The economic consequences of declining real wages in the United States, 1970-2010
Saltis, Zachary Alexandre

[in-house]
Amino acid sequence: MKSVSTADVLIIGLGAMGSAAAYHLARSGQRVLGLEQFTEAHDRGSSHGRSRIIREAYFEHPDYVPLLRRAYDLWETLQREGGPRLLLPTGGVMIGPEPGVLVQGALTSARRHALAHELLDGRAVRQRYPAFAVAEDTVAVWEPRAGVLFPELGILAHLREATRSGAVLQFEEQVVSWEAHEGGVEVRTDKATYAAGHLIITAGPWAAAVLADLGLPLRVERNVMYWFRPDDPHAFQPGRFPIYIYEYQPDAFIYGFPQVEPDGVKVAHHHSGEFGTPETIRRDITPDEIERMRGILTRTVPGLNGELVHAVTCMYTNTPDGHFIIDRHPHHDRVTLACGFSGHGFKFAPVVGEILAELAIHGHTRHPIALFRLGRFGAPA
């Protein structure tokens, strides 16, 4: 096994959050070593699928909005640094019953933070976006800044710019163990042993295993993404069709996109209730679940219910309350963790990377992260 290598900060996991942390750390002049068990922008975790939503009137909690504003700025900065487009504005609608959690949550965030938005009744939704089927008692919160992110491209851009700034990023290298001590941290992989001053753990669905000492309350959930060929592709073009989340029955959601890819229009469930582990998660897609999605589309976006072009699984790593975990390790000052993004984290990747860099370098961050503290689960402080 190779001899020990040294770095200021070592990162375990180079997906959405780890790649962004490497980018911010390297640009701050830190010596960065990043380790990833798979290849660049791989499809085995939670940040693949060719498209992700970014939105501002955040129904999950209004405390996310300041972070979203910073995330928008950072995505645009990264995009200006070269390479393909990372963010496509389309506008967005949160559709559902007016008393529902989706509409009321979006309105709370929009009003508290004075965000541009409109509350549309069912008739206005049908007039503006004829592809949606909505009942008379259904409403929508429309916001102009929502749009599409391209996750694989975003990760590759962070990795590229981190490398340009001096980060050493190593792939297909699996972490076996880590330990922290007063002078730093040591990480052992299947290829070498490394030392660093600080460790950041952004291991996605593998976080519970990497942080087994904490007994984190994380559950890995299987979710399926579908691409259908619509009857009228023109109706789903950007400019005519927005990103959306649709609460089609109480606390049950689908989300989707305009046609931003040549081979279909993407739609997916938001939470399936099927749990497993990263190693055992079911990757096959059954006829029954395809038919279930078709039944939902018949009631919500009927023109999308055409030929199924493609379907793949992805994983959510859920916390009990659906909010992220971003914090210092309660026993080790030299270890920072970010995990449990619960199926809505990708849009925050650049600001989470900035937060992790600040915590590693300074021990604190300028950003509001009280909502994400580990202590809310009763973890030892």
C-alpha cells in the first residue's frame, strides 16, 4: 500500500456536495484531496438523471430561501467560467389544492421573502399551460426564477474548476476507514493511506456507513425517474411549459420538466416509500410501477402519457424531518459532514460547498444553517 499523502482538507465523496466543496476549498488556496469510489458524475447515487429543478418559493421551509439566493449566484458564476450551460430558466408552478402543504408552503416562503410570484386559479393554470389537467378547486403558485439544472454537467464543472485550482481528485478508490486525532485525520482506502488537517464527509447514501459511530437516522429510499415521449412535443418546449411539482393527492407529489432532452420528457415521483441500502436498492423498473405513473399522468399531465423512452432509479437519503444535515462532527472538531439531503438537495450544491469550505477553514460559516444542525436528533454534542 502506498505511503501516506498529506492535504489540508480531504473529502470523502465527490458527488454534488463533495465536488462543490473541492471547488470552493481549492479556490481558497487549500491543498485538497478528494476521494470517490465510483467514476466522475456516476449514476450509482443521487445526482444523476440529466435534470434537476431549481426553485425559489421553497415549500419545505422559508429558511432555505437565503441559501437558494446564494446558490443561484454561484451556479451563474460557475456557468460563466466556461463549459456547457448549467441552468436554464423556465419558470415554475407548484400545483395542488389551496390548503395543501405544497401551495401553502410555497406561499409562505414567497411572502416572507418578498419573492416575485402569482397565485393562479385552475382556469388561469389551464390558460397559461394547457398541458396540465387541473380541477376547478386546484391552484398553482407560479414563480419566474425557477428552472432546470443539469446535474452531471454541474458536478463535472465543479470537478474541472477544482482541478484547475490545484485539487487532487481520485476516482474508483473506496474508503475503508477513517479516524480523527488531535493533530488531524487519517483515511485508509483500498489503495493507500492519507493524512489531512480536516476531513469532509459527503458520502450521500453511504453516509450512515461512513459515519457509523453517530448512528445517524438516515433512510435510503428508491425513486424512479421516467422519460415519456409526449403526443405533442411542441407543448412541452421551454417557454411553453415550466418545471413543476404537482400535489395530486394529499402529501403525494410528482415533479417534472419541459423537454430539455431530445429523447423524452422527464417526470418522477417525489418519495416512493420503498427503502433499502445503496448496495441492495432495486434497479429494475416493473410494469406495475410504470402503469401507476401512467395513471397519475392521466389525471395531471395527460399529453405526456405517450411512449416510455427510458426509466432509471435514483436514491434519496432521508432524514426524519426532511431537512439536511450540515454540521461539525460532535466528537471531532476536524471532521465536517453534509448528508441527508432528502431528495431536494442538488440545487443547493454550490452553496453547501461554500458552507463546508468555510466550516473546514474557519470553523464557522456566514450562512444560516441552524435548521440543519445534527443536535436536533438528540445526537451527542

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The present thesis is a study of the economic consequences of declining real wages in the United States. It proposes that, when the real wages of the majority of the U.S. workforce declined in the 1970s, 1980s and the first half of the 1990s, household labour supply increased. Consequently, real family income in the bottom eighty percent of the income distribution rose. Wage-earning households were not only struggling to maintain their acquired standard of living as real wages were declining, but they were also, perhaps more importantly, trying to raise their standard of living. It was precisely when household labour supply hit a ceiling in the second half of the 1990s, that household debt exploded. Surging household debt from the late 1990s until 2007 – driven primarily by home mortgage debt – suggests that the culturally powerful “American Dream” motivated wage-earning households to seek and expect a continuously rising standard of living via home ownership even in the face of topped out work hours and historically low real wages.